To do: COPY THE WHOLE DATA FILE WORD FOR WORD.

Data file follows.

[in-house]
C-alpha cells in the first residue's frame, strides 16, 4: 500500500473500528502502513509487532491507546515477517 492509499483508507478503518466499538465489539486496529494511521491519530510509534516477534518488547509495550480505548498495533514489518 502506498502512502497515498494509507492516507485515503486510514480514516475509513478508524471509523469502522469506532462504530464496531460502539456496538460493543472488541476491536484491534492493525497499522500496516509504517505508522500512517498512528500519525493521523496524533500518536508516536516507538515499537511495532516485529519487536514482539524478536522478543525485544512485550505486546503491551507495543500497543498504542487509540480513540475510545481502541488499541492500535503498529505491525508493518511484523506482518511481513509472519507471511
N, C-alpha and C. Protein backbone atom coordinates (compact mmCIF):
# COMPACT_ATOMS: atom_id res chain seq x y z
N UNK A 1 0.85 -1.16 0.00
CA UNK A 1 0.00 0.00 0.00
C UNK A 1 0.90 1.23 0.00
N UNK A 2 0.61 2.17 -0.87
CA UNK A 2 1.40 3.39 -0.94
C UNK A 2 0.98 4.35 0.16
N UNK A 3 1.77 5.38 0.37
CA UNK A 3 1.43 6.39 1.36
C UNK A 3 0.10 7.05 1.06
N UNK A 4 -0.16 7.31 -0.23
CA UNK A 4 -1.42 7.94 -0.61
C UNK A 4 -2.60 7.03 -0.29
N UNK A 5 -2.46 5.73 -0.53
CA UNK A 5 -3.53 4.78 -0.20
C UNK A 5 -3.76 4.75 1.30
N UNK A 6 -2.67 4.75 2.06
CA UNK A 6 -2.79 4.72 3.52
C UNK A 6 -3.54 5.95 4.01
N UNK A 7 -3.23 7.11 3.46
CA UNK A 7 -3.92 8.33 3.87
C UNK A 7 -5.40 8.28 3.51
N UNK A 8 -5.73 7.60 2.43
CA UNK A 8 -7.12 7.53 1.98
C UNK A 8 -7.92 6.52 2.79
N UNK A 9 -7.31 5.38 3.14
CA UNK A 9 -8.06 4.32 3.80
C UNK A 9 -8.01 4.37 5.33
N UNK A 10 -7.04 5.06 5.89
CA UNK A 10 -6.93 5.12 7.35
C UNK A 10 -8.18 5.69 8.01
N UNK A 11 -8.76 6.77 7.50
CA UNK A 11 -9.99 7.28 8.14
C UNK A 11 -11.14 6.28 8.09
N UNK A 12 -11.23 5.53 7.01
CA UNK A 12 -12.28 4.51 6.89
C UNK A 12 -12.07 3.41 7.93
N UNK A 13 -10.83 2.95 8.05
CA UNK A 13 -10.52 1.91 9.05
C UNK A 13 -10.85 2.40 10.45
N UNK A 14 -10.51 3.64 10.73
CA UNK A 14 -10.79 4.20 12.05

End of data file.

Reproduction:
[in-house]
C-alpha cells in the first residue's frame, strides 16, 4: 500500500473500528502502513509487532491507546515477517 492509499483508507478503518466499538465489539486496529494511521491519530510509534516477534518488547509495550480505548498495533514489518 502506498502512502497515498494509507492516507485515503486510514480514516475509513478508524471509523469502522469506532462504530464496531460502539456496538460493543472488541476491536484491534492493525497499522500496516509504517505508522500512517498512528500519525493521523496524533500518536508516536516507538515499537511495532516485529519487536514482539524478536522478543525485544512485550505486546503491551507495543500497543498504542487509540480513540475510545481502541488499541492500535503498529505491525508493518511484523506482518511481513509472519507471511
N, C-alpha and C. Protein backbone atom coordinates (compact mmCIF):
# COMPACT_ATOMS: atom_id res chain seq x y z
N UNK A 1 0.85 -1.16 0.00
CA UNK A 1 0.00 0.00 0.00
C UNK A 1 0.90 1.23 0.00
N UNK A 2 0.61 2.17 -0.87
CA UNK A 2 1.40 3.39 -0.94
C UNK A 2 0.98 4.35 0.16
N UNK A 3 1.77 5.38 0.37
CA UNK A 3 1.43 6.39 1.36
C UNK A 3 0.10 7.05 1.06
N UNK A 4 -0.16 7.31 -0.23
CA UNK A 4 -1.42 7.94 -0.61
C UNK A 4 -2.60 7.03 -0.29
N UNK A 5 -2.46 5.73 -0.53
CA UNK A 5 -3.53 4.78 -0.20
C UNK A 5 -3.76 4.75 1.30
N UNK A 6 -2.67 4.75 2.06
CA UNK A 6 -2.79 4.72 3.52
C UNK A 6 -3.54 5.95 4.01
N UNK A 7 -3.23 7.11 3.46
CA UNK A 7 -3.92 8.33 3.87
C UNK A 7 -5.40 8.28 3.51
N UNK A 8 -5.73 7.60 2.43
CA UNK A 8 -7.12 7.53 1.98
C UNK A 8 -7.92 6.52 2.79
N UNK A 9 -7.31 5.38 3.14
CA UNK A 9 -8.06 4.32 3.80
C UNK A 9 -8.01 4.37 5.33
N UNK A 10 -7.04 5.06 5.89
CA UNK A 10 -6.93 5.12 7.35
C UNK A 10 -8.18 5.69 8.01
N UNK A 11 -8.76 6.77 7.50
CA UNK A 11 -9.99 7.28 8.14
C UNK A 11 -11.14 6.28 8.09
N UNK A 12 -11.23 5.53 7.01
CA UNK A 12 -12.28 4.51 6.89
C UNK A 12 -12.07 3.41 7.93
N UNK A 13 -10.83 2.95 8.05
CA UNK A 13 -10.52 1.91 9.05
C UNK A 13 -10.85 2.40 10.45
N UNK A 14 -10.51 3.64 10.73
CA UNK A 14 -10.79 4.20 12.05